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Yarde harboured football dream


England head coach Stuart Lancaster sees New Zealand as the benchmark side of international rugby union.

England head coach Stuart Lancaster sees New Zealand as the benchmark side of international rugby union.

England head coach Stuart Lancaster sees New Zealand as the benchmark side of international rugby union.

Marland Yarde discussed his dream of becoming an England footballer with childhood friend Steven Caulker before his strength and power took him down a different route.

As youngsters the pair were on the books at QPR, but while Caulker went on to play for Tottenham and Cardiff and was capped by Roy Hodgson last year, Yarde forged an alternative path to international recognition.

His physical gifts secured him a place at London Irish's academy and last season he made the crucial breakthrough by winning two caps on England's summer tour to Argentina.

"One of my friends growing up was Steven and we were really close at that time," said Yarde.

"We went to similar schools and it was great to see him play for Spurs and then England. I speak to him quite often and he is doing really well.

"We talked about wanting to be professional footballers when we were young."

Yarde attended Whitgift School with former discus thrower Lawrence Okoye, who joined NFL outfit the San Francisco 49ers after competing at London 2012.

The two will catch up when the 49ers face the Jacksonville Jaguars at Wembley on October 27 and Yarde is backing him to be a success in the NFL.

"Lawrence is really excited about his future in the game and working hard to give himself every chance," the 21-year-old said.

"He's driven and I know that after a couple of years of experience in the NFL he can be a very formidable player.

"I've always known he was a pretty genetically fantastic athlete so it's no surprise to me he's out there playing in the NFL."

Yarde's early season form in a struggling Irish team has placed him in pole position to start England's QBE Series against Australia, Argentina and New Zealand on the left wing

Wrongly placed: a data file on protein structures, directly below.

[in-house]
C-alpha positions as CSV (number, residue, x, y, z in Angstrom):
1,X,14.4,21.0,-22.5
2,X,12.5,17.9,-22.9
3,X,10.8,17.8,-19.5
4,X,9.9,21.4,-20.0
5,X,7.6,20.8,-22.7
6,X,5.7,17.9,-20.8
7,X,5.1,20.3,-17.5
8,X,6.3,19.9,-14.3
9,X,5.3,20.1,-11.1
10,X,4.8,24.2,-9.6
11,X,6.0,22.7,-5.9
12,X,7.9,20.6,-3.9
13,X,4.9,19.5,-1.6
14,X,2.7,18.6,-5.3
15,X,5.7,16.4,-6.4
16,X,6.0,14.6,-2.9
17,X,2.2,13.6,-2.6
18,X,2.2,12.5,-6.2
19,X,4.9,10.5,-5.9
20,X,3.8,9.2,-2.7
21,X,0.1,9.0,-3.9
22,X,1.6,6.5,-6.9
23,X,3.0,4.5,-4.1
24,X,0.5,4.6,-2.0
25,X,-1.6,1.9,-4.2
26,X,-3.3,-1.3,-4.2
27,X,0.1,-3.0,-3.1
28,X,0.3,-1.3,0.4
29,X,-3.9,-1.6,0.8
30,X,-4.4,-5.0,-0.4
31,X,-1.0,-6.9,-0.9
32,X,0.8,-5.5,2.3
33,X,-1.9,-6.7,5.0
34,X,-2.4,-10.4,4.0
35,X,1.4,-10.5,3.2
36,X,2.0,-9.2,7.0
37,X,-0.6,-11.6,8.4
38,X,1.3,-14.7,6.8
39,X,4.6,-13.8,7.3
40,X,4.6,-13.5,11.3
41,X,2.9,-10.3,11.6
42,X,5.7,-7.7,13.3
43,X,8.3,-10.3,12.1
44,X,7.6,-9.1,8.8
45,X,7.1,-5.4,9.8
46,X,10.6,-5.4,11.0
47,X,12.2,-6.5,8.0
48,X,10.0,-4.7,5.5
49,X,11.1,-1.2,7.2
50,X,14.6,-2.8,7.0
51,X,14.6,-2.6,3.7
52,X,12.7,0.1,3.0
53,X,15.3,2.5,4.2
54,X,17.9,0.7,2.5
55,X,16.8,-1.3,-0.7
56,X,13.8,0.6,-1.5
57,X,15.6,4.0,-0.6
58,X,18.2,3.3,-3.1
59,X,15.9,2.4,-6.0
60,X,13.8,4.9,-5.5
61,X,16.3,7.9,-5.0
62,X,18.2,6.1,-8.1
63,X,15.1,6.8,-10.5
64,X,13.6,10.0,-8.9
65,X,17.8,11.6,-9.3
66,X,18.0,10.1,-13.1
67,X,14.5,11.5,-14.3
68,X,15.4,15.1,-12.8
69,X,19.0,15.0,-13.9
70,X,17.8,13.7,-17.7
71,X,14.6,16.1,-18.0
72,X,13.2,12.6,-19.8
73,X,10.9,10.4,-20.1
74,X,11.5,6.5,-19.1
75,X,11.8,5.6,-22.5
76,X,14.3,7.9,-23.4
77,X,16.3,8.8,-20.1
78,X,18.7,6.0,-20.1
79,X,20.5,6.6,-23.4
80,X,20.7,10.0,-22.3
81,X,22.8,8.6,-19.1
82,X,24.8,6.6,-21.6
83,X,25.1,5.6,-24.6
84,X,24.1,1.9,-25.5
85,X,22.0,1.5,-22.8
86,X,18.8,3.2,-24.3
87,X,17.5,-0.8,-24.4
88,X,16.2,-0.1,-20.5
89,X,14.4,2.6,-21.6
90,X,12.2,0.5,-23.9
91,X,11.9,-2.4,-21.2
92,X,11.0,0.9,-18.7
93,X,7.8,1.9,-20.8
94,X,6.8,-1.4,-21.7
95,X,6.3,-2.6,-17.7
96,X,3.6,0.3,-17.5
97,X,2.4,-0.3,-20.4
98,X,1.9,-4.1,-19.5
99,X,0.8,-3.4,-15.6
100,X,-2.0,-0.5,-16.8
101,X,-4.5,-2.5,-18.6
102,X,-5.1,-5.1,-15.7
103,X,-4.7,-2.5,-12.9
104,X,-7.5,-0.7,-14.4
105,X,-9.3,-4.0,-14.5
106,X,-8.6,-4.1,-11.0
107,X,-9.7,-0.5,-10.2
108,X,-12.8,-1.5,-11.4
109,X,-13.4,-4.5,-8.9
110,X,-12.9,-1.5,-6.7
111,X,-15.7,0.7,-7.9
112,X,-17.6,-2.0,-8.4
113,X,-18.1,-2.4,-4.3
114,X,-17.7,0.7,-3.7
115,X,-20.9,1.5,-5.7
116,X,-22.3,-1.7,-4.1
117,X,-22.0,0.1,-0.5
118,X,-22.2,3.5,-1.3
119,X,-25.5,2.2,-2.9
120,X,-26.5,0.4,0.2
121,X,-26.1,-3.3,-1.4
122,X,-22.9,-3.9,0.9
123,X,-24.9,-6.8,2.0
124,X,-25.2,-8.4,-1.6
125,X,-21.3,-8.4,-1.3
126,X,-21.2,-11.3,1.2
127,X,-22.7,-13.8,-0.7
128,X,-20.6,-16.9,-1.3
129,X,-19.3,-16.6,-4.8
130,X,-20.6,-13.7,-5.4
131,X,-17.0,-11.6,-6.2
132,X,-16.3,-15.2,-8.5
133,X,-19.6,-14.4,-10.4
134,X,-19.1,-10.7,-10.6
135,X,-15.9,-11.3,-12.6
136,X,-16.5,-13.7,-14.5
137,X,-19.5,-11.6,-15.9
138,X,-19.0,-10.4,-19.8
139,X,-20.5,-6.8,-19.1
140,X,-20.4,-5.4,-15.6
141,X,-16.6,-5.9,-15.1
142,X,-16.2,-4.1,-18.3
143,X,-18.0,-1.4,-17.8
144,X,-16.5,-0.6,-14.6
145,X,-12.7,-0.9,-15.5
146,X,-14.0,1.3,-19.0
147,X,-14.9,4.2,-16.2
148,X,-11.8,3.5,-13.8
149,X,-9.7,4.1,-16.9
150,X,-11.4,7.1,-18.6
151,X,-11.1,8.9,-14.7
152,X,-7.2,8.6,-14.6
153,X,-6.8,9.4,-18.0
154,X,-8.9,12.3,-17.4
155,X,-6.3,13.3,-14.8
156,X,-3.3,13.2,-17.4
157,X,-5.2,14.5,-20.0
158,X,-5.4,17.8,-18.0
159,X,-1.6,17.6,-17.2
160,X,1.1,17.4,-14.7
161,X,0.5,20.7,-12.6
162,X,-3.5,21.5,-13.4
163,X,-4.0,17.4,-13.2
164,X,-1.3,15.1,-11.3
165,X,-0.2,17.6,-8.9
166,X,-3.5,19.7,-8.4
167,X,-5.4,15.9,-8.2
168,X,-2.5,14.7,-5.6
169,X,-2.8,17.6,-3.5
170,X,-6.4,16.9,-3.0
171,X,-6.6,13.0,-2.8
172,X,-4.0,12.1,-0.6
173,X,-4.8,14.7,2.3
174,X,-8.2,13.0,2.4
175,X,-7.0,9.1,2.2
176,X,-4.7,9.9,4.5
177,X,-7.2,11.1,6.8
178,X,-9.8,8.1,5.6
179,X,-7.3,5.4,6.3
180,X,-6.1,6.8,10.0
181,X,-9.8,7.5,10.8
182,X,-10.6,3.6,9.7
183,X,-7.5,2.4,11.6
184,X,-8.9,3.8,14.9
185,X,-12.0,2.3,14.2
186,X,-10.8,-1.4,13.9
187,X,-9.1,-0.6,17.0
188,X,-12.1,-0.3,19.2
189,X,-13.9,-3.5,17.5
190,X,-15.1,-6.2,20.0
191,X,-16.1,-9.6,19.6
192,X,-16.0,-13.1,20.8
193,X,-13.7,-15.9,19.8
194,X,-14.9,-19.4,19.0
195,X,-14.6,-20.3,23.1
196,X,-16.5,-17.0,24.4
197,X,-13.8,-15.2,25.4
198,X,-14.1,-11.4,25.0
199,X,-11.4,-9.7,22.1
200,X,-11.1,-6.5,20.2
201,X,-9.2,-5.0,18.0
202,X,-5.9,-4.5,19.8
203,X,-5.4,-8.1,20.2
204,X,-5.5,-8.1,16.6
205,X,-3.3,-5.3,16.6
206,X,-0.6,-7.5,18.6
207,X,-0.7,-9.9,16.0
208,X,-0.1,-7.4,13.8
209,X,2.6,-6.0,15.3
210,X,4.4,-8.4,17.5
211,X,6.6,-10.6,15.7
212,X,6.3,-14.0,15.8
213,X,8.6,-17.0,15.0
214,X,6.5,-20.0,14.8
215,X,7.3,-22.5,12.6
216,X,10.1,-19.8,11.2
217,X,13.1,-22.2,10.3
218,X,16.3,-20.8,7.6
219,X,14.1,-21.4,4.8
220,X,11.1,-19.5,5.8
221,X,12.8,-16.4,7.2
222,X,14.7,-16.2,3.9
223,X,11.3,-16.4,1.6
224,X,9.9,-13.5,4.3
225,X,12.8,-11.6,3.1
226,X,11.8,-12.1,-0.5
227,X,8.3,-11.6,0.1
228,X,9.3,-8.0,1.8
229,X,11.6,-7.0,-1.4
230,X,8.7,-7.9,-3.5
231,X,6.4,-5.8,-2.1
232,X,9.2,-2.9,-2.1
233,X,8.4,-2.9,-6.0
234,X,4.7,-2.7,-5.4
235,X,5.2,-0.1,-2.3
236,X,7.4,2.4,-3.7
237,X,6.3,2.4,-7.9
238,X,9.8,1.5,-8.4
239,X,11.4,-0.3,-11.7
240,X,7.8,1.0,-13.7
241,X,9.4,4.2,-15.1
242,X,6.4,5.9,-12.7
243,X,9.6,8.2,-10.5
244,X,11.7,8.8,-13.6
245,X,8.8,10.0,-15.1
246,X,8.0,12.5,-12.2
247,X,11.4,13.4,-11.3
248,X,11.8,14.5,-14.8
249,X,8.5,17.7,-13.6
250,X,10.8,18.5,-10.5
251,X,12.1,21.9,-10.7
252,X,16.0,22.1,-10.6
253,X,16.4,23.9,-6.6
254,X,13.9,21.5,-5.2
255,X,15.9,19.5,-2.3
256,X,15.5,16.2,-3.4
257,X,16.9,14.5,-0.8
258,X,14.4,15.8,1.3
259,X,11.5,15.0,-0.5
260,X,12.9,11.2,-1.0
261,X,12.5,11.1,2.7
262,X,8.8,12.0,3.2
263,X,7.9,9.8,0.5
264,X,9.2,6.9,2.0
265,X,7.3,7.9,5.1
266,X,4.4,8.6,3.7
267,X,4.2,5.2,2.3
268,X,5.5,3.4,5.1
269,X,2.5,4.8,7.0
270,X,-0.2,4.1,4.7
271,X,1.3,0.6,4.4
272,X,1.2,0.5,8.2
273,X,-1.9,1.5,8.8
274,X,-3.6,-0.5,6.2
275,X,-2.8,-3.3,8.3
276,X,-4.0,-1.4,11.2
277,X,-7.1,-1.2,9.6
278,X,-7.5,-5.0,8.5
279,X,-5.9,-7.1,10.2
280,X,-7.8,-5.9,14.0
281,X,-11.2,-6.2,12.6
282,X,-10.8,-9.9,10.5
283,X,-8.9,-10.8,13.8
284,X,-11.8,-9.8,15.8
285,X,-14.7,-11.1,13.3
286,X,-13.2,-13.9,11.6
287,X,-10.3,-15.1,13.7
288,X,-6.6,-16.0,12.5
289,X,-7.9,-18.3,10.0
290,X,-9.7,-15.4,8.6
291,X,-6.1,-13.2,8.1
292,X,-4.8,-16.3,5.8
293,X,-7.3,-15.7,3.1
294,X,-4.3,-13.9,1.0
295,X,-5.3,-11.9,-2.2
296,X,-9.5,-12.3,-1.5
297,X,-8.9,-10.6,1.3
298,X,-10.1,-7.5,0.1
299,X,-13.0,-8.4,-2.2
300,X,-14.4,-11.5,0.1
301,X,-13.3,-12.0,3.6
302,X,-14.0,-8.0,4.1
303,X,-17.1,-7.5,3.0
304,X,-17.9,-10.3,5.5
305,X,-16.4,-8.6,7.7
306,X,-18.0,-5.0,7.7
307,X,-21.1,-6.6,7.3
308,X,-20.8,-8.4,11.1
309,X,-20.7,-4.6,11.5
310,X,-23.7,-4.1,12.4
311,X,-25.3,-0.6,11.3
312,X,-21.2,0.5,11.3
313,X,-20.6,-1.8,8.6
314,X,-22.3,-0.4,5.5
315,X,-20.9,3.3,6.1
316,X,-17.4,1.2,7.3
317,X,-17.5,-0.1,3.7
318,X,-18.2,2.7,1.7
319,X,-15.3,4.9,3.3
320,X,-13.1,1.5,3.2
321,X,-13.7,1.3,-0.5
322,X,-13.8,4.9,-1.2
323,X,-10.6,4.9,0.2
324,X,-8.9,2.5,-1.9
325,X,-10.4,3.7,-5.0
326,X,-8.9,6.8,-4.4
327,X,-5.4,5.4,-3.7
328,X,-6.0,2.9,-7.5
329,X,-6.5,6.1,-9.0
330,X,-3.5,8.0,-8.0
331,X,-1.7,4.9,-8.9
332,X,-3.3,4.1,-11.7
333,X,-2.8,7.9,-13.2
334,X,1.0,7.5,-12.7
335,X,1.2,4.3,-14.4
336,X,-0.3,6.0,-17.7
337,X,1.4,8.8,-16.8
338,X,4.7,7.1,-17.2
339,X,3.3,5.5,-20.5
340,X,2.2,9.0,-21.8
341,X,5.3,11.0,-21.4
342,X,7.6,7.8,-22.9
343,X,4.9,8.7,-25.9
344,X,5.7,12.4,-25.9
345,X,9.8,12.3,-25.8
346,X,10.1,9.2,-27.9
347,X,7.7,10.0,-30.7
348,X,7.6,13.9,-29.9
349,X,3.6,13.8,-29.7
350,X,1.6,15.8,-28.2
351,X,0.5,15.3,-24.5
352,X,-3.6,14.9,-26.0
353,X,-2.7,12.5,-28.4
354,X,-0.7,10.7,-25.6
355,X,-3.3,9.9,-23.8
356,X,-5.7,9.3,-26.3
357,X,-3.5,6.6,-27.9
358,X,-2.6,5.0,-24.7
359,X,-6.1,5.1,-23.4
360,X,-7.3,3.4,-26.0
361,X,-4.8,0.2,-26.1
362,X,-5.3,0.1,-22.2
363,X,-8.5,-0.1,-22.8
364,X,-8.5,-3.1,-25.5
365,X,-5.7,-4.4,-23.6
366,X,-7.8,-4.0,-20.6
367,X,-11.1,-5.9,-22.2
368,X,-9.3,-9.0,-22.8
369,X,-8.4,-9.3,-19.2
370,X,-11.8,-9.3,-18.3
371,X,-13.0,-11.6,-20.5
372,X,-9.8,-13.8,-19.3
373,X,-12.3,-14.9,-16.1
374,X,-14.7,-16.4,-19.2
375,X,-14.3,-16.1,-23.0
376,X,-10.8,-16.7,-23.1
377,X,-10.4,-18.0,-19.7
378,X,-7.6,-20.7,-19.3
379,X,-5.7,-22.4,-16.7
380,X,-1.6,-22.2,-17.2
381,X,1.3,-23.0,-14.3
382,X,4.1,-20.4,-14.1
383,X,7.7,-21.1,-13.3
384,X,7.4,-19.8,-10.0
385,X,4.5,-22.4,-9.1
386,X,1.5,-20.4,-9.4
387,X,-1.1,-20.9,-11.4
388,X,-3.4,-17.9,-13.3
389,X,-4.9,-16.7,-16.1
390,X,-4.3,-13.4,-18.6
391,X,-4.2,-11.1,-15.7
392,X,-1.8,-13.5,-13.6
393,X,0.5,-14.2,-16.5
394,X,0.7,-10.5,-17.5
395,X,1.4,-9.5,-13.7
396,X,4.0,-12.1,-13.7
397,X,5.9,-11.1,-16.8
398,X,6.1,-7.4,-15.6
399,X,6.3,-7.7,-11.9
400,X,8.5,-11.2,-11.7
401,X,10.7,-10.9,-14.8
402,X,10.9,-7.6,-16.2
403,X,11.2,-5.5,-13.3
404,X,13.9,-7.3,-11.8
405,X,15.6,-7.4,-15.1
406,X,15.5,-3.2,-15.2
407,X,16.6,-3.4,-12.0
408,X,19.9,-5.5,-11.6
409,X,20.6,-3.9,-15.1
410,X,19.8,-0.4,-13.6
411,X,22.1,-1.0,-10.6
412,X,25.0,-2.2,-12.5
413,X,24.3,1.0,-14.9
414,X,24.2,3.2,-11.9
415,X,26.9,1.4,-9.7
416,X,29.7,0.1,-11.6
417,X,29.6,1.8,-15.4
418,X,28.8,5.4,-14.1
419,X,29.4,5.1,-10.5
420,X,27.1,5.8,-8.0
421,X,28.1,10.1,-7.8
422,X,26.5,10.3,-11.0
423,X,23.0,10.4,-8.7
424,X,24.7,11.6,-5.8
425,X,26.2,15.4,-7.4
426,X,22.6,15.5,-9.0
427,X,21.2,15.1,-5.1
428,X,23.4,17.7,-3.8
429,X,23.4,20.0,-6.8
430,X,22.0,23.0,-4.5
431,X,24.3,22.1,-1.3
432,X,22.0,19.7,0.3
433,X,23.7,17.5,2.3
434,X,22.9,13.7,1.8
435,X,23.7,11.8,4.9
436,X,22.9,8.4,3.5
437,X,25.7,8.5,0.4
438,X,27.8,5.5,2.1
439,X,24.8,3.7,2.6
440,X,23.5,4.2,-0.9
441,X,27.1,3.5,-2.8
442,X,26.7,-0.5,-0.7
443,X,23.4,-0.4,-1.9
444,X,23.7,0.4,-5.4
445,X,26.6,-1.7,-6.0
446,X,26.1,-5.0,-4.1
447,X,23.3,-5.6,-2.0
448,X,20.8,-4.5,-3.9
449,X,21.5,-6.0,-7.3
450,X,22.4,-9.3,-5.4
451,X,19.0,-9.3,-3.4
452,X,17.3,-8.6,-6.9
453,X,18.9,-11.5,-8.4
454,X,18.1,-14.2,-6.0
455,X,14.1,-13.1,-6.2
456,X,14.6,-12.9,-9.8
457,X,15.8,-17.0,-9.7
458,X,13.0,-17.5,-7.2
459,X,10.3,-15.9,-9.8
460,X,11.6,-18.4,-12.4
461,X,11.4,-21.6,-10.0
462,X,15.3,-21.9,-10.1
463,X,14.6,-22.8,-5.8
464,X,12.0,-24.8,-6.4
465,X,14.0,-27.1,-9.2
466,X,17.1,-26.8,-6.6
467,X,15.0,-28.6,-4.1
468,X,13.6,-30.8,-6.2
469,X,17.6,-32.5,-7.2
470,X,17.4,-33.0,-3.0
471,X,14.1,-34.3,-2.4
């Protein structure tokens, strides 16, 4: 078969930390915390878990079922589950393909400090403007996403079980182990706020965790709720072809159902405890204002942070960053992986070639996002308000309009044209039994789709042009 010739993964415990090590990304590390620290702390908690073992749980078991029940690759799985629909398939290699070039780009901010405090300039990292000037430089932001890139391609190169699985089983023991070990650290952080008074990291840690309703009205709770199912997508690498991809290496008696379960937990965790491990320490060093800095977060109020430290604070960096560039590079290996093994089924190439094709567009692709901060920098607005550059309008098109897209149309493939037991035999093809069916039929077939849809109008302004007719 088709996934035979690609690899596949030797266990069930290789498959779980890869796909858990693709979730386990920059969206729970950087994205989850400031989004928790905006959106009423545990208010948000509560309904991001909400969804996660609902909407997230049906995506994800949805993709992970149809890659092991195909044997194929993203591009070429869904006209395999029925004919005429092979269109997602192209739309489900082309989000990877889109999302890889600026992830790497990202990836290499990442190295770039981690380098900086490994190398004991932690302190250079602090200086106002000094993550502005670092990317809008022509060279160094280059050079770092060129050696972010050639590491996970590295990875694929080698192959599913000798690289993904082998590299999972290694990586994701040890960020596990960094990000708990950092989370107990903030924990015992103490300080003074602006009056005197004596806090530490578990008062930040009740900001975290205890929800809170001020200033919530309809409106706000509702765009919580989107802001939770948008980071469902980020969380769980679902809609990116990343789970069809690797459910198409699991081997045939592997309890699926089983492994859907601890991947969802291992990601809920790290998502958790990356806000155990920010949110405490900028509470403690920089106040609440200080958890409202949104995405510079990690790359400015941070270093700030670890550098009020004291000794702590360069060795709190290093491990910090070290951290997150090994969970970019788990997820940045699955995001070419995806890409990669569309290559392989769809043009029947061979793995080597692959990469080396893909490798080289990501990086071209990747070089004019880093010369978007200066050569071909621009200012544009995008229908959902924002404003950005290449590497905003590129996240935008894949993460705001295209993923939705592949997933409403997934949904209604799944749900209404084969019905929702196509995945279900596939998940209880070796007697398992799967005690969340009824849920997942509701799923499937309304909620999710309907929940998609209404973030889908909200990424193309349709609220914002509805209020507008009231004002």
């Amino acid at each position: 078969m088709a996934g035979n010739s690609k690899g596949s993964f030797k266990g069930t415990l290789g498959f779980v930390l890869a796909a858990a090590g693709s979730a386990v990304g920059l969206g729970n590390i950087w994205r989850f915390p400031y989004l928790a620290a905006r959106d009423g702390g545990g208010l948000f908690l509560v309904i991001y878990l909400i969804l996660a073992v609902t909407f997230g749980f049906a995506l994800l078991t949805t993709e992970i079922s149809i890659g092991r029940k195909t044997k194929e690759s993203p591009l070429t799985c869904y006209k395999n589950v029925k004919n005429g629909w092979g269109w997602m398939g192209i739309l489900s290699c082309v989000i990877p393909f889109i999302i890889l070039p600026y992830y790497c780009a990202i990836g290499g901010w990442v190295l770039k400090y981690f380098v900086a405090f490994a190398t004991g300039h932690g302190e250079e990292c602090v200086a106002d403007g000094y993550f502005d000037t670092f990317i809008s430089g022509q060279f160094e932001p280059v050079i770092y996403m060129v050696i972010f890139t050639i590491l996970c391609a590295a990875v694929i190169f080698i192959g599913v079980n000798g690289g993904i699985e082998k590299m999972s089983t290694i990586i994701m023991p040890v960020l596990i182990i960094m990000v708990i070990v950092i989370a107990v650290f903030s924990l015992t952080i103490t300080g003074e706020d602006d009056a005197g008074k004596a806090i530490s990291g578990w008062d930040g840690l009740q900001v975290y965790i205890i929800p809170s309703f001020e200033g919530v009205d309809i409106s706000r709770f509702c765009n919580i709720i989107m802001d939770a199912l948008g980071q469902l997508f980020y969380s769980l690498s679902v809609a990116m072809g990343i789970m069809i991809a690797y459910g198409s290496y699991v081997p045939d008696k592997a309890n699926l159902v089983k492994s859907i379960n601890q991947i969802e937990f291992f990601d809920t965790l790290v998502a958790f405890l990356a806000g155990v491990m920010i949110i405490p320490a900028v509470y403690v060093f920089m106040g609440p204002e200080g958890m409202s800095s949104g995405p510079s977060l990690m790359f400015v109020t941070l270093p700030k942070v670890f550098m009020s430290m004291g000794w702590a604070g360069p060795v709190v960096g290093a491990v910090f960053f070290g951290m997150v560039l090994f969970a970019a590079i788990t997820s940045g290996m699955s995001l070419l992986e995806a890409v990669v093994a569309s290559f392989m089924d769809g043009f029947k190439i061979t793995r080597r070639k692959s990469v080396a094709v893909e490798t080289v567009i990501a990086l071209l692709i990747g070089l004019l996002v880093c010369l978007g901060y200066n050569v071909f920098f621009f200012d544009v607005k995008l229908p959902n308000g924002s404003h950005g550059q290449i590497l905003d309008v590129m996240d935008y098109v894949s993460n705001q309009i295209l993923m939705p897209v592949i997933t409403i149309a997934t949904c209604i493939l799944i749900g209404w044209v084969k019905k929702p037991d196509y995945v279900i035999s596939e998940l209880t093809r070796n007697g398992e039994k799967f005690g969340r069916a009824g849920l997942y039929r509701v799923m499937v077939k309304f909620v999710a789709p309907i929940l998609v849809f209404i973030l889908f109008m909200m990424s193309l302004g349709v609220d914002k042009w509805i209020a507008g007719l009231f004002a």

The Exiles marked the final day of a self-imposed alcohol ban by dispatching Harlequins, only for their hopes of celebrating in style to be dashed by pressing European concerns.

Yarde has revealed the players introduced a dry opening to the Aviva Premiership in an effort to avoid a repeat of last season's dismal start that left them fighting relegation.

A summer exodus of players and tight budget meant 2013-14 would be a challenging campaign for Irish, but beating Quins to record a second win in five matches made the ban worthwhile.

With their Amlin Challenge Cup clash against Cavalieri Prato looming on Friday, however, they will not be drinking for another week.

"Staying off the drink was important and the guys really bought into it. You can see from the performances that the guys are playing really well," he added.

"We know if we play to the best of our ability we can give any team in the league a really good run for the money and by not drinking we give ourselves the best chance of doing so.

"The ban's over now. It finished on the weekend but we didn't actually go out because we have a short turnaround before our game on Friday against a strong Italian team who will be coming to put down a marker."